- The Washington Times - Tuesday, February 3, 2004

Pay at pump

Everybody loves comedian Ray Romano. Even guys who rob gas stations.

Before he was the star of a blockbuster sitcom and, come Feb. 20, a feature film with Gene Hackman called “Welcome to Mooseport,” Mr. Romano pumped gas in Queens, N.Y.

One night he was robbed at gunpoint. “He stuck the gun out the window and said, ‘Gimme the money,’” Mr. Romano said in an interview with the Scripps Howard News Service. “Then he goes, ‘Gimme your back pocket.’ I took my wallet out and he said, ‘Throw that in.’

“As scared as I was, I still didn’t want to have to go to the motor vehicle bureau,” he recalled.

He must’ve been disarming. The robber spared Mr. Romano the dreaded trip to the DMV.

“I just showed him, ‘Here’s the money. Can you just take the money?’ I had a single, and he just took the single. I was 18 or 19. I remember my mother kind of pressured me to give it up.”

Battered man

David Gest, estranged husband of strange singer Liza Minnelli, has been lying low in Hawaii, where some believe he’s dodging scrutiny about charges that Miss Minnelli beat him, severely and repeatedly.

The 50-year-old producer, who has filed a divorce petition and a separate $10 million lawsuit, insists he’s not exaggerating.

Mr. Gest told NBC’s Stone Phillips that Miss Minnelli’s beatings caused him pain “so enormous that I get now 80 shots around the head to deaden the nerves,” according to a press release from the network.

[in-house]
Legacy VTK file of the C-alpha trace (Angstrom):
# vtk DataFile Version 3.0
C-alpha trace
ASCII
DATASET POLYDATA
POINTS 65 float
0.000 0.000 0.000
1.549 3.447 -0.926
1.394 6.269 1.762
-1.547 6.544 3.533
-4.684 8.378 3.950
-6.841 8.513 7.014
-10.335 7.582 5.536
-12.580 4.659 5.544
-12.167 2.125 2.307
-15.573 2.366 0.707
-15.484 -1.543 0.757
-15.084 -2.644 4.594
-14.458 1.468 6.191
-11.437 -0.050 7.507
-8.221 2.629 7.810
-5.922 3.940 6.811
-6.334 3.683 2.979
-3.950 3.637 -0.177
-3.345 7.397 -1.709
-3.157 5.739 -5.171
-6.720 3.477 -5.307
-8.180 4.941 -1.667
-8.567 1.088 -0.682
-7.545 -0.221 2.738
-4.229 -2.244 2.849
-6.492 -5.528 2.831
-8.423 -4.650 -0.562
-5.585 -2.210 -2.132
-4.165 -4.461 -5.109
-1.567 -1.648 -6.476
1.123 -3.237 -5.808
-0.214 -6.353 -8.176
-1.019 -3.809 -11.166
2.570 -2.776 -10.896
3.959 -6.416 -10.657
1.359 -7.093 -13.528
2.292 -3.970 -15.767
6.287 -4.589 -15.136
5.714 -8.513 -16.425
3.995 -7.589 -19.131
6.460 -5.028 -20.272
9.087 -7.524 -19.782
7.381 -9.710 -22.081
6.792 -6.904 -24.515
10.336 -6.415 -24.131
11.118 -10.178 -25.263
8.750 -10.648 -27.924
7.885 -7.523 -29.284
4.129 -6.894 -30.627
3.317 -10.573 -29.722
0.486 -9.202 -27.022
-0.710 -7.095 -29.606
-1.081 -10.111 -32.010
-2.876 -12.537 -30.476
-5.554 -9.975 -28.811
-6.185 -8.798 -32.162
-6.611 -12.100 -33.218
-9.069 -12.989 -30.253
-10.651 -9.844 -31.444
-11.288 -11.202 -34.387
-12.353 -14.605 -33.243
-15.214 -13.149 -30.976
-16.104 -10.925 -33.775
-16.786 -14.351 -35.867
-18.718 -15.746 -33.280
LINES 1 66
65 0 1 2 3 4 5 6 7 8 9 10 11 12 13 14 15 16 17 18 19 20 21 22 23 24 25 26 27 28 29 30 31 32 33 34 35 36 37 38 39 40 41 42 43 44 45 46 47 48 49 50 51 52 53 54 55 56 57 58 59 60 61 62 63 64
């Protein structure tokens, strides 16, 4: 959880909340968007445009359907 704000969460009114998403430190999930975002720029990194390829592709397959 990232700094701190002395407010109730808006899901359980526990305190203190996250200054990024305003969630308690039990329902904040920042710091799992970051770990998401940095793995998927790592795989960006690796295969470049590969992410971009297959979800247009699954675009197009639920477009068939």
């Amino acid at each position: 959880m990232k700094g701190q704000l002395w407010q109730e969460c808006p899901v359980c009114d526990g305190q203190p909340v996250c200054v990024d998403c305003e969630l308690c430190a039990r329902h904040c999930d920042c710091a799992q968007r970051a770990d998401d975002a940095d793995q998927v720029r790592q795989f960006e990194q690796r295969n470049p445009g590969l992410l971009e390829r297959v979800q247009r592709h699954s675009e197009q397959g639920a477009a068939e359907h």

Despite the beatings, he says it was a National Enquirer article portraying Miss Minnelli, 57, as an alcoholic that led to the relationship’s end. “She got the magazine on a Wednesday morning and on Thursday announced our marriage was over,” Mr. Gest said.

If not for that tabloid article, he said, the couple might still be married, beatings and all.

Where credit’s due

In London to publicize the opening there of his hit play “The Producers,” Mel Brooks — tongue, as always, in cheek — thanked Adolf Hitler himself for inspiring the story behind the 1968 movie and the highly profitable Broadway production.

“In this show, we have a lot of laughs at the expense of Mr. Hitler, and I am very grateful to him and his family for allowing me to knock the [expletive] out of them and make a couple of bucks,” he said, according to Reuters News Agency.

He cautioned, however: “May I warn some old Jews. It is make-believe. Hitler is not really on the stage. We are making fun of Hitler.”

At 77, Mr. Brooks says there’s still plenty of time for him to have fun at the expense of history’s worst tyrants.

“Do I lift, do I drive, am I bagging groceries at a very busy supermarket? No,” he said. “I sit with a little pencil and if I have an idea, I write it down. It’s light work. I can do that forever.”

Purple China

Paul McCartney hasn’t played there. The Stones almost did last year, but canceled twice. So it’s been left to … Deep Purple to be rock’s ambassadors to mainland China.

The classic rock band, headed by Richie Blackmore and best known for the headbanging riff of “Smoke on the Water,” will play four concerts in China starting March 31, taking in Beijing, Shanghai, Nanjing and Guangzhou, a promoter told Agence France-Presse yesterday.

Beijing’s stringent ministry of culture once viewed rock music as “spiritual pollution,” but has relaxed its position, the promoter said, giving the green light to Deep Purple.

Compiled by Scott Galupo from wire and Web reports.

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